In 2017, a Kaiser Family Foundation (KFF) study found one out of every three Americans enrolled in Medicare Advantage plans were given narrow physician networks. It concluded that plans offering broader networks tended to have much higher premiums than narrow-network plans. KFF also found that one out of every five plans do not include a regional academic medical center in their networks, and estimated that 40% of Medicare Advantage networks included top-quality cancer centers. 

The Medicare Advantage insurers can also increase their profits by upcoding the severity of the diseases that their patients have.  HMOs are paid per capita based on the number of patients they cover.  The payments are also risk adjusted according to the severity of the illnesses of those covered: the more severely ill, the higher the compensation. So it is to the Medicare Advantage plans’ advantage to upcode, to make patients seem sicker.   Investigations by the Center for Public Integrityand the work of academics show that there is both direct and indirect evidence of massive upcoding in Medicare Advantage, costing the government and taxpayers tens of billions of dollars.

While Medicare Advantage is not an efficient or an equitable means of offering care to senior and disabled Americans, it’s important to look into some of the benefits that satisfied patients (who tend to be healthy) are grateful for. All of these benefits would be offered (and enhanced) through a national health insurance system like National Improved Medicare for All (NIMA).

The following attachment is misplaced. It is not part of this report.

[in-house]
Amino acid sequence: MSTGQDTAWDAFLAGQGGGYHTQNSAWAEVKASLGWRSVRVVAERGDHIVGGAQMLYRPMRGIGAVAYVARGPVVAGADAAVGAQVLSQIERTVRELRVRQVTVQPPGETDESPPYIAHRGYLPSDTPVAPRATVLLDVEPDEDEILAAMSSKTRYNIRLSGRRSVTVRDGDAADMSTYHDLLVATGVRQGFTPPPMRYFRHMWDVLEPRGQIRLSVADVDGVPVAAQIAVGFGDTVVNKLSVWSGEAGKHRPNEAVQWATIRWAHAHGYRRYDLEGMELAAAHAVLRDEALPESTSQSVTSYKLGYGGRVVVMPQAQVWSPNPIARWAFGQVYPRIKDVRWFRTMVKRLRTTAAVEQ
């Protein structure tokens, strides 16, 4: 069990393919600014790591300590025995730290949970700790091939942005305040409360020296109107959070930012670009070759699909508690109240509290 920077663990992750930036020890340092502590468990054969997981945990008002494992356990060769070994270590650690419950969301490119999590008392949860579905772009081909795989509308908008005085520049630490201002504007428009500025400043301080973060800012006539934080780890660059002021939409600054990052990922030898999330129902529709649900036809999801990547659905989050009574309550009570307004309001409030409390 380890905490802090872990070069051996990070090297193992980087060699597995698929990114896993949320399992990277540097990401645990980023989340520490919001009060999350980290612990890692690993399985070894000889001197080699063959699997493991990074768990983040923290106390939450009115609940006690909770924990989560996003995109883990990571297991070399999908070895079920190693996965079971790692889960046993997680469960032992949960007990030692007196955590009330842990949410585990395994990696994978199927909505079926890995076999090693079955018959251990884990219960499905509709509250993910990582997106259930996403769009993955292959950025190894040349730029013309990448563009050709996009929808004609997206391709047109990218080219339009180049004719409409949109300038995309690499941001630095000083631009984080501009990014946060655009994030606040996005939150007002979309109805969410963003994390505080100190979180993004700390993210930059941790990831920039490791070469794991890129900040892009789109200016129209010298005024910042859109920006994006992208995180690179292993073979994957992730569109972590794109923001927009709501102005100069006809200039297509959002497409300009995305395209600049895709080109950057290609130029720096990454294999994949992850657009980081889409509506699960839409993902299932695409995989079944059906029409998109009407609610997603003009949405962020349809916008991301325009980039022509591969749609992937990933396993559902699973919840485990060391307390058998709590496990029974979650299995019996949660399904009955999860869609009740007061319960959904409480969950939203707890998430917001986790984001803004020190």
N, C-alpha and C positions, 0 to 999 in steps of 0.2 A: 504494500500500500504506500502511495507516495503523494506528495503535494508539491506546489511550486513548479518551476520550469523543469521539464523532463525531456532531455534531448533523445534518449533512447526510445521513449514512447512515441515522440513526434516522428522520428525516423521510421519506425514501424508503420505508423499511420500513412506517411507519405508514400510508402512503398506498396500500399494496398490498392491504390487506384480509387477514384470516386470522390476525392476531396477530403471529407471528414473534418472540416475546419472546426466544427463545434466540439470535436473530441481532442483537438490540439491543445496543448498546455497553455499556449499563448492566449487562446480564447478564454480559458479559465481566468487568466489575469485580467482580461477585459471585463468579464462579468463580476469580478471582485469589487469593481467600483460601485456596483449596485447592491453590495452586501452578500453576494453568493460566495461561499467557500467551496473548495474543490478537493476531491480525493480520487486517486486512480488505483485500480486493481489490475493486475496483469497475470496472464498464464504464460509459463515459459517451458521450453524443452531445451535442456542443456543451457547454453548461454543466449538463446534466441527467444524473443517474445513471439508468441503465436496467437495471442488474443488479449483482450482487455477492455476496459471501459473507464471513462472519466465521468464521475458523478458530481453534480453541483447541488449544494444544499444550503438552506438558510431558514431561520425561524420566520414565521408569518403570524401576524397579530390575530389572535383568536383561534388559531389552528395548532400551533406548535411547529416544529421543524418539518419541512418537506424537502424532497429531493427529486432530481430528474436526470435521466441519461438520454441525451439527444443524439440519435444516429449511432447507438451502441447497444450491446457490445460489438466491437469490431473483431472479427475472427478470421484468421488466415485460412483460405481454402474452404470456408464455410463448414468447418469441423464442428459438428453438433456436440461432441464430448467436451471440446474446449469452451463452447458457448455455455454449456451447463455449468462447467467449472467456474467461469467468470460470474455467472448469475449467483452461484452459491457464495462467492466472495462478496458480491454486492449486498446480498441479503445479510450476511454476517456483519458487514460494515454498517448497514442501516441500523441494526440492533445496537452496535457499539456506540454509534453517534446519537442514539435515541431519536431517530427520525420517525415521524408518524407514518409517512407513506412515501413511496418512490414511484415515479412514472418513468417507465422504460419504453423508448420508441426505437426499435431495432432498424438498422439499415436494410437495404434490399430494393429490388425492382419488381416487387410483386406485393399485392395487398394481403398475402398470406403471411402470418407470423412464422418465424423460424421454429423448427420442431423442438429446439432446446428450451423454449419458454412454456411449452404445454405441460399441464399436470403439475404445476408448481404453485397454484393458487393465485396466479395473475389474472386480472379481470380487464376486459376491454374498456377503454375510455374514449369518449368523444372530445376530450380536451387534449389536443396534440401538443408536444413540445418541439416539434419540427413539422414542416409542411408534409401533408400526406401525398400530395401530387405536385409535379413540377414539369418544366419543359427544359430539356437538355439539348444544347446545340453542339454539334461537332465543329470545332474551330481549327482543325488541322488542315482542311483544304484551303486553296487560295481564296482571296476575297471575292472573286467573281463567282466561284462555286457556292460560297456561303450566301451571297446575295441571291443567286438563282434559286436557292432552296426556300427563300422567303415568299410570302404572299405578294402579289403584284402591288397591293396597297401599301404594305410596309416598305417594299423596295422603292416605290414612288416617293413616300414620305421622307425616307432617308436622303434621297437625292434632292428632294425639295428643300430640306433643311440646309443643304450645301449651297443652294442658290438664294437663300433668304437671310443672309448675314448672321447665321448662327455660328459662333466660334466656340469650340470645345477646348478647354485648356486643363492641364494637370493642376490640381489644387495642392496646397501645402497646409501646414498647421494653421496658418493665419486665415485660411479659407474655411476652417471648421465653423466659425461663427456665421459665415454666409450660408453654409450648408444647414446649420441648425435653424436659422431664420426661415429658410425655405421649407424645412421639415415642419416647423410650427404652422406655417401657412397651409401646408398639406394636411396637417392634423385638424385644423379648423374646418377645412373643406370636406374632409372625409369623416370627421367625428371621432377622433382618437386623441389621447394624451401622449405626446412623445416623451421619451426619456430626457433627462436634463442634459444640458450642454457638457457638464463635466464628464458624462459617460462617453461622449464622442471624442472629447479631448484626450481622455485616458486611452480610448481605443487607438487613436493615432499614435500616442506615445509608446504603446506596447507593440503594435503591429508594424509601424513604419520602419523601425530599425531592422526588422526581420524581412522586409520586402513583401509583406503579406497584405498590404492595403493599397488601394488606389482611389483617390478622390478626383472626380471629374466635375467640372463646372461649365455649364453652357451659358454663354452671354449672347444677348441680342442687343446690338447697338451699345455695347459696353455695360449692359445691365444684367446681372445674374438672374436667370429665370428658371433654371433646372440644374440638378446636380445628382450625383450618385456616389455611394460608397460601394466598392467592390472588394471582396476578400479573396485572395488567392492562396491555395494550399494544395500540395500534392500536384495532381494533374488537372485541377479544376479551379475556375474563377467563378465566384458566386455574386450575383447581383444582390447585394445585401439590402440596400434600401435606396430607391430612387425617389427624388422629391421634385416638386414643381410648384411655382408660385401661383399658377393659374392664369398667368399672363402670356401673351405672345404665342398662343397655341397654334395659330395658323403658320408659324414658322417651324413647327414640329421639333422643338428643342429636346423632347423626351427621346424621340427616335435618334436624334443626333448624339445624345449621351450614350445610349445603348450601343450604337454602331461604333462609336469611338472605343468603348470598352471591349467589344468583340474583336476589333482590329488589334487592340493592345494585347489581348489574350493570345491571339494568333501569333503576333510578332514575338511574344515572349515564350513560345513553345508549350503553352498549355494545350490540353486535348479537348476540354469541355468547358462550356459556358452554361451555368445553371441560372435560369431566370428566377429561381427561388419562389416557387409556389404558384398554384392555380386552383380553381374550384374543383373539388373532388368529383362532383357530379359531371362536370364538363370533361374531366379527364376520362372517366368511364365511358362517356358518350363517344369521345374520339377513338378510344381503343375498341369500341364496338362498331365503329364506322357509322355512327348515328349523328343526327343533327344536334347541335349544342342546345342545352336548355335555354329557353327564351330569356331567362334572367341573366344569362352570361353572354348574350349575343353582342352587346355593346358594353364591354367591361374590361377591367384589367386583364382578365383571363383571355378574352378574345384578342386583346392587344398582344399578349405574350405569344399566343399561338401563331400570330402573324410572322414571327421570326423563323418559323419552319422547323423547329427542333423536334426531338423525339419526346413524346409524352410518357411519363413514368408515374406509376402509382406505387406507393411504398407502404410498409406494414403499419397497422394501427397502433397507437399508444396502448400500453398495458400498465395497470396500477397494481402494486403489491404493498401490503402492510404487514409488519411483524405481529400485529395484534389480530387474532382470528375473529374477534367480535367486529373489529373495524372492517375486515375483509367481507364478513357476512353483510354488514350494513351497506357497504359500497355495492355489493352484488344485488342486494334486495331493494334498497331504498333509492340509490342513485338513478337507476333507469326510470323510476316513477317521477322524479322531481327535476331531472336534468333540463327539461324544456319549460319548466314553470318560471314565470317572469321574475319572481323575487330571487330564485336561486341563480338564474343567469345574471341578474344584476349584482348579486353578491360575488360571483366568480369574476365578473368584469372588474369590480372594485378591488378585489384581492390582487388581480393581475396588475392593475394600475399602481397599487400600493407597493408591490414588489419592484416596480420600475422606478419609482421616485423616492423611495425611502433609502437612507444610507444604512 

NIMA would eliminate copays, narrow networks and provide long-term care, bringing both sick and healthy Americans into the same risk pool while extending that pool to include everyone. There is a growing consensus that Medicare Advantage, while masqueraded as offering better choices to patients about the type of care they receive, doesn’t extend those choices to sicker enrollees.

Too often, privatization of essential public services is framed as an opportunity to offer better consumer choices and a reduction in costs. The irony of the relatively skimpy proposals put forth by the Campaign for Medicare Choices is that National Improved Medicare for All would actually give seniors and disabled Americans more choices than Medicare Advantage does, with the addition of long-term care, dental care and other essential medical services.

What is the Campaign for Medicare Choices fighting against? It’s not the movement for Medicare for All – yet. The real motivation is a very modest reduction in government subsidies for private Medicare Advantage plans, which are already inflated well above real costs to the point of making these insurance companies record profits. What this initiative is doing is picking up on the very real fears of Medicare coming under threat and redirecting it to protect corporate interests. Meanwhile, Republicans in Congress are pushing for substantial cuts to Medicare and Medicaid. As advocates for a system that provides healthcare as an essential human right, our attention is better focused on resisting this agenda and demanding National Improved Medicare for All.